The Arctic Ecosystem spans the immediate area around the North Pole of earth and is underpinned by water from the Artic Ocean. Up to 80% of the Arctic ecosystem is ice and provides a suitable habitat for local animals including polar bears, seals and a variety of fish species including whales. Unfortunately over the last 100 years, extensive agricultural practices and climate change have had a detrimental impact on the survival of such species in the ice environment (Green Peace, 2015).
Oil drilling is the primary agricultural practice being conducted in the Arctic Ecosystem. It detrimentally impacts the ice, as large ice breaking vessels must drill through the interior of the ice in order to gain access to the oil locations and then drill deep into the core of the ice located underwater. Oil spills are contaminating the water and ice and consequently harming marine creatures and the natural habitat. Oil changes the acidity of the water, which requires species to readjust. Many of these species including seals fail to adapt to changing sea conditions when these vessels commence drilling and oil spills occur on a frequent basis (WWF, 2015).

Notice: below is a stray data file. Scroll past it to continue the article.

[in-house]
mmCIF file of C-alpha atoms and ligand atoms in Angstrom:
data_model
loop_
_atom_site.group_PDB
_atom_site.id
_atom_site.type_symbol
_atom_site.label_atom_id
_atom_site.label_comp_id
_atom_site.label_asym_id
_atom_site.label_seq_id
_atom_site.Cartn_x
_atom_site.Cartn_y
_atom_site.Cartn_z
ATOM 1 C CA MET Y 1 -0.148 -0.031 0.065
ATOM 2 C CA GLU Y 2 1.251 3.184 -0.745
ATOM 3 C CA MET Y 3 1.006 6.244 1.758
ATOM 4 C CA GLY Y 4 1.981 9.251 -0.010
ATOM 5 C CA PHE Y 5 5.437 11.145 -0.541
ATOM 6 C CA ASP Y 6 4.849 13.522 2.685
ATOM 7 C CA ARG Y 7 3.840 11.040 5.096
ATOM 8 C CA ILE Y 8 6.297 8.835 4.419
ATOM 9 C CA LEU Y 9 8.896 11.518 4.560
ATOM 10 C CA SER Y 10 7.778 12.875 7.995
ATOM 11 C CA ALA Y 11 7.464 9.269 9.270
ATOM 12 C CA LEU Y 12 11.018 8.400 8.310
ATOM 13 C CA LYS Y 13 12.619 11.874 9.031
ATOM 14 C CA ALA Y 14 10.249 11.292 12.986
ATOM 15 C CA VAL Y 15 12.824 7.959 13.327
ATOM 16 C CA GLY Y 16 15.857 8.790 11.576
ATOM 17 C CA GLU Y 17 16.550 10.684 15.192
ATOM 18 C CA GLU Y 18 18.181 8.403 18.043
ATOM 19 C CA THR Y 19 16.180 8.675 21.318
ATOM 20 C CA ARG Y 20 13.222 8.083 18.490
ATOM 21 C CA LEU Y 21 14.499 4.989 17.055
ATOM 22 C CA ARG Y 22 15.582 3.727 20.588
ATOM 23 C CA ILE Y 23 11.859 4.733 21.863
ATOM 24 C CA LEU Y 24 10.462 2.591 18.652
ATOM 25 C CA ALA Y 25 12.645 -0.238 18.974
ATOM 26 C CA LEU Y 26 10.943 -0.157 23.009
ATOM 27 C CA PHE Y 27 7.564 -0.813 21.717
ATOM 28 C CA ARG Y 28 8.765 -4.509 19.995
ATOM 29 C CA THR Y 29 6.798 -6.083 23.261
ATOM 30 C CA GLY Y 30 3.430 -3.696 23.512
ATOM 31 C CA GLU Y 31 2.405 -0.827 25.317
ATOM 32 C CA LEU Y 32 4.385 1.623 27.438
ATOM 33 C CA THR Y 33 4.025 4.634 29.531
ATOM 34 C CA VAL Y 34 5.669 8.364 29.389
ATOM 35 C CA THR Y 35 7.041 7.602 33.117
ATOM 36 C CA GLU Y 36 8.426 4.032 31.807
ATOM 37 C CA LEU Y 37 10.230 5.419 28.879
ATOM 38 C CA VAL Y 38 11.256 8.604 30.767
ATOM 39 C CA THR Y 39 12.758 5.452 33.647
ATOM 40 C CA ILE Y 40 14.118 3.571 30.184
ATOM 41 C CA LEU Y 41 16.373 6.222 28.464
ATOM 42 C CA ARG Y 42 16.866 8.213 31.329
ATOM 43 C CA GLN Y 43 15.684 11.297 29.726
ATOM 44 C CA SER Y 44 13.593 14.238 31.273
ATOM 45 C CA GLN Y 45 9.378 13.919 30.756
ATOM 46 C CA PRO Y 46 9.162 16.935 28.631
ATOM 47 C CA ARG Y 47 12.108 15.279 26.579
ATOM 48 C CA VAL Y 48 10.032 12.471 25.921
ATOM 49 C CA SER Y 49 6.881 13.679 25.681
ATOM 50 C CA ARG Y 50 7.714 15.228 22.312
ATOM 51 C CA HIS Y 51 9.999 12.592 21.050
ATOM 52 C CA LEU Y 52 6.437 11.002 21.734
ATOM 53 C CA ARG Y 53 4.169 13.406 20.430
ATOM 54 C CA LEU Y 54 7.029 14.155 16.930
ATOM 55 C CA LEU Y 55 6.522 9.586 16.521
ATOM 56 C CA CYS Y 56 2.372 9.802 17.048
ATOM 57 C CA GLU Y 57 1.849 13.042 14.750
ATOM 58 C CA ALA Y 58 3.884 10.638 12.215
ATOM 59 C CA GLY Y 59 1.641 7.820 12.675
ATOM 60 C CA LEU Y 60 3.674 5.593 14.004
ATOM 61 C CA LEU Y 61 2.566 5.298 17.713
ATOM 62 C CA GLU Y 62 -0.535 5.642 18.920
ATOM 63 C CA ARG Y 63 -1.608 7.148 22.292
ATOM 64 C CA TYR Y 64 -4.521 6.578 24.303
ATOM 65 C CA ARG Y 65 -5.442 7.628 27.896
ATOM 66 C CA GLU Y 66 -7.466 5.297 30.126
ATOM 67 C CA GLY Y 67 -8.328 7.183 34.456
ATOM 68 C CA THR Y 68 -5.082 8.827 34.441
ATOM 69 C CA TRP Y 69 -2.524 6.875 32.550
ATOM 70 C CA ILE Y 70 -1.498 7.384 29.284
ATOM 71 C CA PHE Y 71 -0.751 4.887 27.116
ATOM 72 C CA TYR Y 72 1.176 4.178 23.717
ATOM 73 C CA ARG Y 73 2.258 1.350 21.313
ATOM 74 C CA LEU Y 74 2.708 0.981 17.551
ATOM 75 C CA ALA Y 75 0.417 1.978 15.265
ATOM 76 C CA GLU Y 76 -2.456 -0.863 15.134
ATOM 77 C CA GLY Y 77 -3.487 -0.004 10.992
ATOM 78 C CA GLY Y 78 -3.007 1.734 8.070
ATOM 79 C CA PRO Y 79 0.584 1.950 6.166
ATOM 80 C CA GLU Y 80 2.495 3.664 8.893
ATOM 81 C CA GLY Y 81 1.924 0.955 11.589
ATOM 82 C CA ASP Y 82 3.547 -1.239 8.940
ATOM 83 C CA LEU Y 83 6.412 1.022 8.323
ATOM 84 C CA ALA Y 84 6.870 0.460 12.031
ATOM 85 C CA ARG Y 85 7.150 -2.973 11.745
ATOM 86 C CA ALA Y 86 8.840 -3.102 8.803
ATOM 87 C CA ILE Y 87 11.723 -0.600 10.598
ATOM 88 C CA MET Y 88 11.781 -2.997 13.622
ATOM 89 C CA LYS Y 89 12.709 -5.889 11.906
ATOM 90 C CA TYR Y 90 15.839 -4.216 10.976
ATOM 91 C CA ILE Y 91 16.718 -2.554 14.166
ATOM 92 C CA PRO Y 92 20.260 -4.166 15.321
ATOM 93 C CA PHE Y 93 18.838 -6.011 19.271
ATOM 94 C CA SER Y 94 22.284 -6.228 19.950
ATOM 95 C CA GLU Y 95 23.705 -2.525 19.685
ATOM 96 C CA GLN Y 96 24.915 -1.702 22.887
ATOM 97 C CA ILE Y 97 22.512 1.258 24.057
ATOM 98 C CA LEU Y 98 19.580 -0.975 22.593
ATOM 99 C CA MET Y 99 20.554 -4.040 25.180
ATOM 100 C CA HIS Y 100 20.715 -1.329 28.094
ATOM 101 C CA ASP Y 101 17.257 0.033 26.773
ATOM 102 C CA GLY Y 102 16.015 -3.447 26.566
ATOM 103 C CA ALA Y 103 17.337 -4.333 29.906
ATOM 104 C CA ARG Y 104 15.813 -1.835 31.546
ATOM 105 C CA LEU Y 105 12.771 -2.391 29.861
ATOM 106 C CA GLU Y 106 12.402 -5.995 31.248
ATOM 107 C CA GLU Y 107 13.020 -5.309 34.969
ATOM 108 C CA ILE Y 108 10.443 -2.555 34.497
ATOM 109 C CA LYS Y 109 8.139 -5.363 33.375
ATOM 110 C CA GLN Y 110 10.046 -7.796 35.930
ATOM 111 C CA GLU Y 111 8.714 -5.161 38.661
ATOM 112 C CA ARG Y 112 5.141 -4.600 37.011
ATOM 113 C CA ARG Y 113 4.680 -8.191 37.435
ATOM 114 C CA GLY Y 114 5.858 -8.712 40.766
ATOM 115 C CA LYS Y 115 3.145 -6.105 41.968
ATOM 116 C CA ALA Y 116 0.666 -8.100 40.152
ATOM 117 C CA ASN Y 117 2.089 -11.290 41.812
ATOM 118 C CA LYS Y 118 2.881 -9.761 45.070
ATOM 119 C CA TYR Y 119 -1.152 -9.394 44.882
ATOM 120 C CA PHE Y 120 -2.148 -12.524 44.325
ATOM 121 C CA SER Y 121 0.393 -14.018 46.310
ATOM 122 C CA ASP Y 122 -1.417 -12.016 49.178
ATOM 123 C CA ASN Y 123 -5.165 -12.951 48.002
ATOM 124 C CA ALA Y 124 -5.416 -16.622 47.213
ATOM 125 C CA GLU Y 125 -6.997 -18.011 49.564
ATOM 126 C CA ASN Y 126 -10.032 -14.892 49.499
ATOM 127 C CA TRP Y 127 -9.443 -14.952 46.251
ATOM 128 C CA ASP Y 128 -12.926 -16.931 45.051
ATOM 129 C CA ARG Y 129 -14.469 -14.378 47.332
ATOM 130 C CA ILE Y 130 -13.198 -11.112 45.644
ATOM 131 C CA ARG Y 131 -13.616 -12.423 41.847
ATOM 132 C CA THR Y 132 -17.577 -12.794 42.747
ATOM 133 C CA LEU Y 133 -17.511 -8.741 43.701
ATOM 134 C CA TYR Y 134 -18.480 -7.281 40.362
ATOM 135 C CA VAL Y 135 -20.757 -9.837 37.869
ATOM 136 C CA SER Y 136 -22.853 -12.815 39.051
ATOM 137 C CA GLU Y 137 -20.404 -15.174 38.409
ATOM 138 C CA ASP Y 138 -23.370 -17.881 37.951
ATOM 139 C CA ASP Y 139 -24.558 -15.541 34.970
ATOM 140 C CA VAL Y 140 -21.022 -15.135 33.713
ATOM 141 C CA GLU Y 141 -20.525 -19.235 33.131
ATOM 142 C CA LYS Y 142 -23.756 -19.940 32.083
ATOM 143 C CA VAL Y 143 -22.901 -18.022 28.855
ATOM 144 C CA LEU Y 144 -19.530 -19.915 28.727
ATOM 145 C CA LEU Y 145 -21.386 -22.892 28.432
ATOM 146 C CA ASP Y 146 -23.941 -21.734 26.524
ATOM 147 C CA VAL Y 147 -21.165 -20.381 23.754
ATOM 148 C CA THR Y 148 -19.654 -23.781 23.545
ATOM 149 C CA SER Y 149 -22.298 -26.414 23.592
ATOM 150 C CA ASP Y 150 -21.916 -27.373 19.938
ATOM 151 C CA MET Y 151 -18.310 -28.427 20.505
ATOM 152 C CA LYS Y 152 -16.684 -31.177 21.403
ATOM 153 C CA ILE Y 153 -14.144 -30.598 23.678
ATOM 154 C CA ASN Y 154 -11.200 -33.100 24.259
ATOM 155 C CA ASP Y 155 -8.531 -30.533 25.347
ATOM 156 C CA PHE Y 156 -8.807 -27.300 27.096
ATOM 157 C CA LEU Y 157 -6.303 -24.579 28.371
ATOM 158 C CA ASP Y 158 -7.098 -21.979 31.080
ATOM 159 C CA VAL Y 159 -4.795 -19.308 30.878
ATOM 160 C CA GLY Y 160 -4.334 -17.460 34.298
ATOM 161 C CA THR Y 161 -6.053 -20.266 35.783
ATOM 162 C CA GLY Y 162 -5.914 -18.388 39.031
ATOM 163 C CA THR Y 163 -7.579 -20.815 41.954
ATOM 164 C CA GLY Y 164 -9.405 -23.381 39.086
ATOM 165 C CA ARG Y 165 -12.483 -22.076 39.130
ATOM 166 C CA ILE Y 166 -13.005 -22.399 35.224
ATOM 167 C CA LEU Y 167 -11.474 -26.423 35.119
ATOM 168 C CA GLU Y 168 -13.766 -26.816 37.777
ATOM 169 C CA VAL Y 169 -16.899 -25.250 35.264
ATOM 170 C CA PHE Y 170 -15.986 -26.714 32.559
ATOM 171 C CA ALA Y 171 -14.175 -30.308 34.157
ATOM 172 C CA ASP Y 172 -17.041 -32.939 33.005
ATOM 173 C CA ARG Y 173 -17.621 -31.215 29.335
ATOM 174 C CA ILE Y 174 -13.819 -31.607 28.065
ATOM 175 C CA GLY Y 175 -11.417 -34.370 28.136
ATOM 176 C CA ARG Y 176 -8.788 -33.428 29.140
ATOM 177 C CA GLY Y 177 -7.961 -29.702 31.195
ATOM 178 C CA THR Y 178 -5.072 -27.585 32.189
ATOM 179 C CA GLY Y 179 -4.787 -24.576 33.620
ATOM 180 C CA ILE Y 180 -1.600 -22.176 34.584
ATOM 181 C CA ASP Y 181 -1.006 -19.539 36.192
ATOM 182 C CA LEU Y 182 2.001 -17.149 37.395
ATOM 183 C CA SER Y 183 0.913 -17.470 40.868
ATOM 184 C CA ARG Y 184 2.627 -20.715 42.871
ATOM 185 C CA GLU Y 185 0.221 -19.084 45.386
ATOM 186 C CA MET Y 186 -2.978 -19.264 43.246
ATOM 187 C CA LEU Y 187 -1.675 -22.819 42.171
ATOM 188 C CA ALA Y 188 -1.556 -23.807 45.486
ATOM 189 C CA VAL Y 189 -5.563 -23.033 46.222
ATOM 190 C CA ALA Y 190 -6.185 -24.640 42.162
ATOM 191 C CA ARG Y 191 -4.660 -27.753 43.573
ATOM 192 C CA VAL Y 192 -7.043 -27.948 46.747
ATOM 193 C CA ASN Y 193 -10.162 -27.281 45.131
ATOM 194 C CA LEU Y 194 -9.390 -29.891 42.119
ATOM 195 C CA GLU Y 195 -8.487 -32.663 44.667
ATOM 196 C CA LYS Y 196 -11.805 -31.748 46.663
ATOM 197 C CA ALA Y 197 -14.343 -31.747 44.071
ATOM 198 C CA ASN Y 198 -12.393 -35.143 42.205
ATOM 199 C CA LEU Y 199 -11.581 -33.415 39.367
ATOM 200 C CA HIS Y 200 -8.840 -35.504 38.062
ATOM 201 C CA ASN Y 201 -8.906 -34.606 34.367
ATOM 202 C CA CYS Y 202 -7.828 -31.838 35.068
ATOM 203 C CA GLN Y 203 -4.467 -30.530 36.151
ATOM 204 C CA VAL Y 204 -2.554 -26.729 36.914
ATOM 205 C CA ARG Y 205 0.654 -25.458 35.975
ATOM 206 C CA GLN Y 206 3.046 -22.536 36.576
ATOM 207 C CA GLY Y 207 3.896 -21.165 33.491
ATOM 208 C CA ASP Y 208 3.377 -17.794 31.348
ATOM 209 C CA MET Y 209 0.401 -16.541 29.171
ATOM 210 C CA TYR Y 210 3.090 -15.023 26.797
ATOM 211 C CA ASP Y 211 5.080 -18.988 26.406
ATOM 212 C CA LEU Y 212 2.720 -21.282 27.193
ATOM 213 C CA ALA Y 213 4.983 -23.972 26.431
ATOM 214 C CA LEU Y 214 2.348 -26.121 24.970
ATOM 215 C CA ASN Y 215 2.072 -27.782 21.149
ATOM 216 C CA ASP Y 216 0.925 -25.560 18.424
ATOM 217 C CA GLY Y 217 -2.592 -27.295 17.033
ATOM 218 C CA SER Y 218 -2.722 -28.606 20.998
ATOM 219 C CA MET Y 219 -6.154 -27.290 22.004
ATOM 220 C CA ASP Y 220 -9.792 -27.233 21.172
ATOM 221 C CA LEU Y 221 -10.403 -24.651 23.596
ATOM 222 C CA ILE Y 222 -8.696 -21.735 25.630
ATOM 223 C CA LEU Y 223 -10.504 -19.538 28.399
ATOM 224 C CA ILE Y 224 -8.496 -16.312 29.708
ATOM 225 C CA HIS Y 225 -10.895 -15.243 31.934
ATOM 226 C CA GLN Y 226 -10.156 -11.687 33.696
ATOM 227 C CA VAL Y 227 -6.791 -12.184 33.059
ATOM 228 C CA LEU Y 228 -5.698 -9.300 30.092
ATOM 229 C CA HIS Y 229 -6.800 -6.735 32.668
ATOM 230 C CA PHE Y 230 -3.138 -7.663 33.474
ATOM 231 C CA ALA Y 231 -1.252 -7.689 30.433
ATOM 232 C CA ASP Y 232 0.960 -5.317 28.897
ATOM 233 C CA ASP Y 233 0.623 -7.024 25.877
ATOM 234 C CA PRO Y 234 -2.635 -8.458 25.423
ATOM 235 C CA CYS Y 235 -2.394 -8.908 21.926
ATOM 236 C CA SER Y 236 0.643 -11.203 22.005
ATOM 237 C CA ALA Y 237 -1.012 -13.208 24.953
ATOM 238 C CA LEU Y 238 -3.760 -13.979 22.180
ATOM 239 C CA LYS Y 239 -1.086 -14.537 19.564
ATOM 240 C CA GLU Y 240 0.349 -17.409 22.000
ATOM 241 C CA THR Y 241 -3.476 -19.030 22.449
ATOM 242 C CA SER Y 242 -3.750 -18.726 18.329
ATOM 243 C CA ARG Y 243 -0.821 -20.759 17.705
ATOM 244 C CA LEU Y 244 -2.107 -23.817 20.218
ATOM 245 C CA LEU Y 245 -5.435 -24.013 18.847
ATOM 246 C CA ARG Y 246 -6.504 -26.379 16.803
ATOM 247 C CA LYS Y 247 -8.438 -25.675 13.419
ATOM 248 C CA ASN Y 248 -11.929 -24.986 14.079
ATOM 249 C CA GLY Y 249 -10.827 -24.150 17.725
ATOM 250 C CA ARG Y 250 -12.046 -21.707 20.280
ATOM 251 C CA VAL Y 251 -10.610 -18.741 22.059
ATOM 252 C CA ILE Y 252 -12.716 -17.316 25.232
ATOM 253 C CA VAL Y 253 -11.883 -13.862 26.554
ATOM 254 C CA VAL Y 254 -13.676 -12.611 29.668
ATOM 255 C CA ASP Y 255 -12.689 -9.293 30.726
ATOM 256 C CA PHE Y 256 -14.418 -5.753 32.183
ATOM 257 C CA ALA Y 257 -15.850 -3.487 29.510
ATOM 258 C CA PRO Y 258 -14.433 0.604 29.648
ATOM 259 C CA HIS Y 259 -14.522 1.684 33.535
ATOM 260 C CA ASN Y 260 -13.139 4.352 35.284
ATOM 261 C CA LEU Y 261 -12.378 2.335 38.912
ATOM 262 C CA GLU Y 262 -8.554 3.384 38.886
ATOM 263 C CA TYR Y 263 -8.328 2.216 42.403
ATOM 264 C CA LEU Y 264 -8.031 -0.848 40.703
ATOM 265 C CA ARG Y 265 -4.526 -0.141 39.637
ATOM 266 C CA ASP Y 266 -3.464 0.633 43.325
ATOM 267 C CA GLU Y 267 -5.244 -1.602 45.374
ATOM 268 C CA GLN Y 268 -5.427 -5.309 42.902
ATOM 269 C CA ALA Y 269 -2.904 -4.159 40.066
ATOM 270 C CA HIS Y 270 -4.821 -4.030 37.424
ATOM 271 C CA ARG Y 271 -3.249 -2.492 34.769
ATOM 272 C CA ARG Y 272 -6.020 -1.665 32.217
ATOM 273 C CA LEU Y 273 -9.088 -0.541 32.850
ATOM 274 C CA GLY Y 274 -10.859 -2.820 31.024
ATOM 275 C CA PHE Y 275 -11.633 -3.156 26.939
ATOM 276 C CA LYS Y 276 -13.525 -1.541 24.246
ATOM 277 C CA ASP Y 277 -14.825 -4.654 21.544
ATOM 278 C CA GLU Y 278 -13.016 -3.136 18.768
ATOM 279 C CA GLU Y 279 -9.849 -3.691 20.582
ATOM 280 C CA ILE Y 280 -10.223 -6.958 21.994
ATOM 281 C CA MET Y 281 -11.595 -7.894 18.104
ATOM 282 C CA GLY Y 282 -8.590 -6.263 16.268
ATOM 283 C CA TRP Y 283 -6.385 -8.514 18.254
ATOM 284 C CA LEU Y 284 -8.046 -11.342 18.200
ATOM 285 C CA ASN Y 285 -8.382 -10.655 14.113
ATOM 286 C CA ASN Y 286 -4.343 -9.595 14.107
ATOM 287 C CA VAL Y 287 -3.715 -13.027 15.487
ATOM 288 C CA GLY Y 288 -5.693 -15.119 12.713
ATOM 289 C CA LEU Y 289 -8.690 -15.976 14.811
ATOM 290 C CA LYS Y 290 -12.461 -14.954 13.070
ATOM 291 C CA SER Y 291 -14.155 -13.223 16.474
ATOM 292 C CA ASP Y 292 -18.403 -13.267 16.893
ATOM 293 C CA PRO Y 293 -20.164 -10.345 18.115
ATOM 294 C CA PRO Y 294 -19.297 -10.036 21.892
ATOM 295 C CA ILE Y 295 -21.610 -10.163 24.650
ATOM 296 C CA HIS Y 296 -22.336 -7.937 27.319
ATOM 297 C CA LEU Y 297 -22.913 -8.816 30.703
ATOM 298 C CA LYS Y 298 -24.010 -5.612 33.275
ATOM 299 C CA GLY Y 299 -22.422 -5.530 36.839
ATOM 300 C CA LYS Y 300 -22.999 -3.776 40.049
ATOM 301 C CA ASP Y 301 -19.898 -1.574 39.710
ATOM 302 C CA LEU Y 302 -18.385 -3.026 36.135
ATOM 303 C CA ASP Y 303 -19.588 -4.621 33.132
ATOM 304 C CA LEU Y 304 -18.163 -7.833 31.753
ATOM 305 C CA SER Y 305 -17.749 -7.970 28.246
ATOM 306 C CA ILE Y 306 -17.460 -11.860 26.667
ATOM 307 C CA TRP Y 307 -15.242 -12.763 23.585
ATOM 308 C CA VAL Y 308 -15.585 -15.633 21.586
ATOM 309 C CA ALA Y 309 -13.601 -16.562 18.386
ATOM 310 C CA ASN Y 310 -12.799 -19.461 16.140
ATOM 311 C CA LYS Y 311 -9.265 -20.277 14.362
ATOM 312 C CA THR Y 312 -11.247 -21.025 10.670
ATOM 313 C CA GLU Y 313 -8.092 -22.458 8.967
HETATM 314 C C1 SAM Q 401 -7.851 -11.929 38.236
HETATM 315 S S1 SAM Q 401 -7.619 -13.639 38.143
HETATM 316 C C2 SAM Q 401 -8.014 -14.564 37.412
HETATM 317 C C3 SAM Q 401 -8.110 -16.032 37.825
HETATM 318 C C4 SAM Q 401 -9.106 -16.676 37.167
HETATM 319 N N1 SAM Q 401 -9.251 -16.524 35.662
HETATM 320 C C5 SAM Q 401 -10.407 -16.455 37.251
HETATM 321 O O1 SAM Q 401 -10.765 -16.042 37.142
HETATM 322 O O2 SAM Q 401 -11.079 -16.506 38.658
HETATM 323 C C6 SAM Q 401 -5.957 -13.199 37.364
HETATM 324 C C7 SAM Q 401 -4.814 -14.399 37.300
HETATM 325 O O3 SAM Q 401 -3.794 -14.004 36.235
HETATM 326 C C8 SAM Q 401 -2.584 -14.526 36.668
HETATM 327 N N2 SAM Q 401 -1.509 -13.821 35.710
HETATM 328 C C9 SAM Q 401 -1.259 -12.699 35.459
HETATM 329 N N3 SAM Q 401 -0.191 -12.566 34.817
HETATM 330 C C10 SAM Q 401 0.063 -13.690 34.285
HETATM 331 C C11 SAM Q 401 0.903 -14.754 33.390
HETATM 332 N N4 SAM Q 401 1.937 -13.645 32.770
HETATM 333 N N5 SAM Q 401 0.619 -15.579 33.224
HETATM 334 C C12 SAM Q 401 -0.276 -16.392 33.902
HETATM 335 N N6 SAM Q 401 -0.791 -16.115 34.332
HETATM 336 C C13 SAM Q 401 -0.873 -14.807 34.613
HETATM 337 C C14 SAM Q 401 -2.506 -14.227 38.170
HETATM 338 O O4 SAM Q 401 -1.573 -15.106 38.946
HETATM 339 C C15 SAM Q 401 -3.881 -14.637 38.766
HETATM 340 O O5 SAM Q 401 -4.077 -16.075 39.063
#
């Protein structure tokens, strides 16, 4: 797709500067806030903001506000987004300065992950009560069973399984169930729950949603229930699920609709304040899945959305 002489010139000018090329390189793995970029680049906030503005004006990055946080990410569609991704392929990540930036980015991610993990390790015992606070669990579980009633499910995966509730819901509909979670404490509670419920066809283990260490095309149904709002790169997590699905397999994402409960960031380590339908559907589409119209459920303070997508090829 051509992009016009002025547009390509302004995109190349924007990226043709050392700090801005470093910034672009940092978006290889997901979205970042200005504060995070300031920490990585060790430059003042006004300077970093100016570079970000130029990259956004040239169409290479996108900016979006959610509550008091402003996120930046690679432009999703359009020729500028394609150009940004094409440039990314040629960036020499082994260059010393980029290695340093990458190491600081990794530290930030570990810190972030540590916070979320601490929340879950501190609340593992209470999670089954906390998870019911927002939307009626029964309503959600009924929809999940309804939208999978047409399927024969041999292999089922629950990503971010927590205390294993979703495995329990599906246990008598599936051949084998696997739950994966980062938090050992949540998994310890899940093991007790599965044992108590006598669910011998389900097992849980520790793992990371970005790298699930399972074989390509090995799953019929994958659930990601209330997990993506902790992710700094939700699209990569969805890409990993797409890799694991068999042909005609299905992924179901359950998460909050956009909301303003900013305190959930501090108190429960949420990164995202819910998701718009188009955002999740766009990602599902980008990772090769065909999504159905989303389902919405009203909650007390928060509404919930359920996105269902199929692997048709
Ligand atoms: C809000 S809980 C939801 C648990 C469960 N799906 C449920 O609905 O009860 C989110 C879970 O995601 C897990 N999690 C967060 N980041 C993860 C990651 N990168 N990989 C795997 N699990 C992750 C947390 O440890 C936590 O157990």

Growing human populations in the Arctic Ecosystem are resulting in extensive commercial fishing and changes to its climate. Commercial fishing is eradicating whales and seals in the area whilst climate change involves rising sea temperatures and melting ice. The polar bears in the region are heavily impacted as commercial fishers are catching the fish they would normally feed on and much of the ice is now melting, impacting their local habitats (WWF, 2015). Polar bears rely on the ice for breeding and shelter. With large water masses, polar bears are unable to maintain these habitats and must survive longer in water habitats where they are unprotected. The majority of the Arctic ecosystem is melting and deteriorating as a result of extensive human interaction and climate change. It is predicted that by 2050, only 20% of the Arctic Ecosystem will be ice and the majority of its natural species will have been eradicated (Green Peace, 2015).
- Green Peace. (2015). Arctic Threats. GreenPeace International, Retrieved from http://www.greenpeace.org/international/en/campaigns/climate-change/arctic-impacts/arctic-under-threat/ Accessed on 12 July 2015
- WWF. (2015). Arctic – Overview. WWF International, Retrieved from http://www.worldwildlife.org/places/arctic Accessed on 12 July 2015